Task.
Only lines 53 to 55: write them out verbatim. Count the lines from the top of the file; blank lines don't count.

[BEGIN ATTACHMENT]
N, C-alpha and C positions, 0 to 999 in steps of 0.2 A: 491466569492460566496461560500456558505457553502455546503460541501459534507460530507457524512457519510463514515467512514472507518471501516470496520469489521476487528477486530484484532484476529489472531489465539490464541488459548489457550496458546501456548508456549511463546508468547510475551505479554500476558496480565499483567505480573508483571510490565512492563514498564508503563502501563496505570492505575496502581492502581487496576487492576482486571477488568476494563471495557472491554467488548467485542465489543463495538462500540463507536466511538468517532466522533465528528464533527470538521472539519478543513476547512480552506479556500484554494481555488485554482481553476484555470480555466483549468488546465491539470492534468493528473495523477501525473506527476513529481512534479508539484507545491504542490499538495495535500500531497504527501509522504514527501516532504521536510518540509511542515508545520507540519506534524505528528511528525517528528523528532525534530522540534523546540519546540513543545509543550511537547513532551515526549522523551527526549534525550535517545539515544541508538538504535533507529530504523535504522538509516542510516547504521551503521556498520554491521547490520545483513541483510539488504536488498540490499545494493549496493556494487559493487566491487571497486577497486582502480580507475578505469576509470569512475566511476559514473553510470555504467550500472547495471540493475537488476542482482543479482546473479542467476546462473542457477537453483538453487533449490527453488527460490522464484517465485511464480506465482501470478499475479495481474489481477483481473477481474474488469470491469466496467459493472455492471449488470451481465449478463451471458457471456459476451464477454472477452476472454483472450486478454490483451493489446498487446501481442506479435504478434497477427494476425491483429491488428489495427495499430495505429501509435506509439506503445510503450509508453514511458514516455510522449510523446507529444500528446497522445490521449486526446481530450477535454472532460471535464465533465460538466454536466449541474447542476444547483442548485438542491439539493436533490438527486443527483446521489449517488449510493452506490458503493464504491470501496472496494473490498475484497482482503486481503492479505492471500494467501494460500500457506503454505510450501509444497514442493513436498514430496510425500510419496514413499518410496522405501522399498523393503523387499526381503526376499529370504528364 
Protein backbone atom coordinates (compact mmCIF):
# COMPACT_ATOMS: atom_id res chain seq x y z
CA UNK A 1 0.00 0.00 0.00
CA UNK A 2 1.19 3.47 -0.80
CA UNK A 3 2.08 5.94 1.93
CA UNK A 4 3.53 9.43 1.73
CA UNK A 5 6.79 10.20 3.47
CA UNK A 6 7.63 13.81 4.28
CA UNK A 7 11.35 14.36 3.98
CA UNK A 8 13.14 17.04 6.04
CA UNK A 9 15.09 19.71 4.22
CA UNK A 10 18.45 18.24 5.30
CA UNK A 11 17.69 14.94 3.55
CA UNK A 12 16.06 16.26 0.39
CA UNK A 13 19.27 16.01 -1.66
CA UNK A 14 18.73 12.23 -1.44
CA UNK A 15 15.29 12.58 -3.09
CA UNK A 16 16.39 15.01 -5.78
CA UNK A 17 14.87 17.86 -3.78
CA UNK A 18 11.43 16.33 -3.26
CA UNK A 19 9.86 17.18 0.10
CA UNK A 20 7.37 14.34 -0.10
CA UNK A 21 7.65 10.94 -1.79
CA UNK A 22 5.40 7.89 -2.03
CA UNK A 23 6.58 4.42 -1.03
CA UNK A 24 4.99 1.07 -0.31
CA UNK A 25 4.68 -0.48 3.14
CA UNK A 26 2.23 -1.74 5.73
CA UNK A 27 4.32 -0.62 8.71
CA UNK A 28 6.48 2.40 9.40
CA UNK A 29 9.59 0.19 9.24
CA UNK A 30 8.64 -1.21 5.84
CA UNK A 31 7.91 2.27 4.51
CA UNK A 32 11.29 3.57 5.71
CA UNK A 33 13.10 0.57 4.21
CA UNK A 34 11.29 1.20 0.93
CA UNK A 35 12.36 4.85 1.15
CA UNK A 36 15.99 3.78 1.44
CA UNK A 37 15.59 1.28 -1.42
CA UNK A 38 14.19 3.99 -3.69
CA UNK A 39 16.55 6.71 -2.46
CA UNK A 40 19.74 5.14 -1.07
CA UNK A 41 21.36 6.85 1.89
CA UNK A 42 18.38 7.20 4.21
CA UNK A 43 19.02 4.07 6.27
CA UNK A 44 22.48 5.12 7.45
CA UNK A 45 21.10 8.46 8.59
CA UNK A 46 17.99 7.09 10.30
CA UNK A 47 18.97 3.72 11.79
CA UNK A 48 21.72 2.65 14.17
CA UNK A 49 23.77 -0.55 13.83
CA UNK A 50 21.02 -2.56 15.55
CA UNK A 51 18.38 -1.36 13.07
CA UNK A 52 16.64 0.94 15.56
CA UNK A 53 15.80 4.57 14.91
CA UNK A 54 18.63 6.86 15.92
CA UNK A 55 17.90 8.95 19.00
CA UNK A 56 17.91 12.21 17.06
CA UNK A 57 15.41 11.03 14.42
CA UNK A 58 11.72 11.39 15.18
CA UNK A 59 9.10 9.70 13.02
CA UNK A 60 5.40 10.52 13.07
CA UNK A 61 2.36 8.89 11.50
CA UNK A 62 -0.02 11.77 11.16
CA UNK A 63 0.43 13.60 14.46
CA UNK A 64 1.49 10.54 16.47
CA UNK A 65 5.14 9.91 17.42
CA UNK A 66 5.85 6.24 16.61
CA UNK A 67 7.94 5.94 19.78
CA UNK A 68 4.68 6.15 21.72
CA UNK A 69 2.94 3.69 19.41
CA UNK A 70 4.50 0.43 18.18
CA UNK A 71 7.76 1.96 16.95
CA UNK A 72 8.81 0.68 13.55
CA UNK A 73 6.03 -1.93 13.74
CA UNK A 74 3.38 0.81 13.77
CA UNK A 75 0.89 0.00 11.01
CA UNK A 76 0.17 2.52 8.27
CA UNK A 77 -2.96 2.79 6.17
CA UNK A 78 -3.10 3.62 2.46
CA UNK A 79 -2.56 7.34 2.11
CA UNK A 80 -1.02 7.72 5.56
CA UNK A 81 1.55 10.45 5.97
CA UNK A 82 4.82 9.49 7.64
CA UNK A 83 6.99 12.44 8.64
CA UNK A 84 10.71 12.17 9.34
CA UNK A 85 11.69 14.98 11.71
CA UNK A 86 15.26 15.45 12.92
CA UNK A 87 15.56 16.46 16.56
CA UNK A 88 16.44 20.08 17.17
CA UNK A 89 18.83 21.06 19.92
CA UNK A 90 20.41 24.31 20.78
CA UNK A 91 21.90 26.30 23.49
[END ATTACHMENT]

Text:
CA UNK A 50 21.02 -2.56 15.55
CA UNK A 51 18.38 -1.36 13.07
CA UNK A 52 16.64 0.94 15.56